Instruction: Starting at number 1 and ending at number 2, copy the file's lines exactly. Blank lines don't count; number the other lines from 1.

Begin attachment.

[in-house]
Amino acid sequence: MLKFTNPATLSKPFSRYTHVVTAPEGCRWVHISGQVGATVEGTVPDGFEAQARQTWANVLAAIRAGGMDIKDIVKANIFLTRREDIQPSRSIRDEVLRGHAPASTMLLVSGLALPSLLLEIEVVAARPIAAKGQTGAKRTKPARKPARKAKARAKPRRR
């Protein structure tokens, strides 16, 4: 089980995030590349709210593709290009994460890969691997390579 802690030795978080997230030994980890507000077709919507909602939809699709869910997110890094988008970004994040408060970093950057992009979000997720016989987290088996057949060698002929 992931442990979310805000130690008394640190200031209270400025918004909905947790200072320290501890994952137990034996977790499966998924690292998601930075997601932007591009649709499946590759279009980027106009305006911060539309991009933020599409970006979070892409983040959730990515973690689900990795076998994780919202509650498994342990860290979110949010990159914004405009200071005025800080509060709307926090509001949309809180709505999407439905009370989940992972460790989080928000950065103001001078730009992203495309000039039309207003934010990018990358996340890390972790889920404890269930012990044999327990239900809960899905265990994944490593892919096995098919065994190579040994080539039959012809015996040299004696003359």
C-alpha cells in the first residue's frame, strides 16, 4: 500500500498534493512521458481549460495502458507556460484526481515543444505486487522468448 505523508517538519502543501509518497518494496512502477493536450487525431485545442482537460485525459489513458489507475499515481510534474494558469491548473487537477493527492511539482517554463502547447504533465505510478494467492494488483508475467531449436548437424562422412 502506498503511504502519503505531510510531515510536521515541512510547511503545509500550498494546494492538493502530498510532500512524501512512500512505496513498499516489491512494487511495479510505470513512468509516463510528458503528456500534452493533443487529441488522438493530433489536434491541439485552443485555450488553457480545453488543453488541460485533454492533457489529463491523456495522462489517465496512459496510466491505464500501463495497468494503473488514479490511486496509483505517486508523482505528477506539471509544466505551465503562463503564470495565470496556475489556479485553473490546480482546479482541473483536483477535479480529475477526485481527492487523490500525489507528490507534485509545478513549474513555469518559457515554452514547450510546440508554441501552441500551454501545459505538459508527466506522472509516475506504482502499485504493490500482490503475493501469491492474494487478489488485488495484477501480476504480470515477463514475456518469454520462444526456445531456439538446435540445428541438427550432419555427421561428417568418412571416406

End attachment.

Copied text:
[in-house]
Amino acid sequence: MLKFTNPATLSKPFSRYTHVVTAPEGCRWVHISGQVGATVEGTVPDGFEAQARQTWANVLAAIRAGGMDIKDIVKANIFLTRREDIQPSRSIRDEVLRGHAPASTMLLVSGLALPSLLLEIEVVAARPIAAKGQTGAKRTKPARKPARKAKARAKPRRR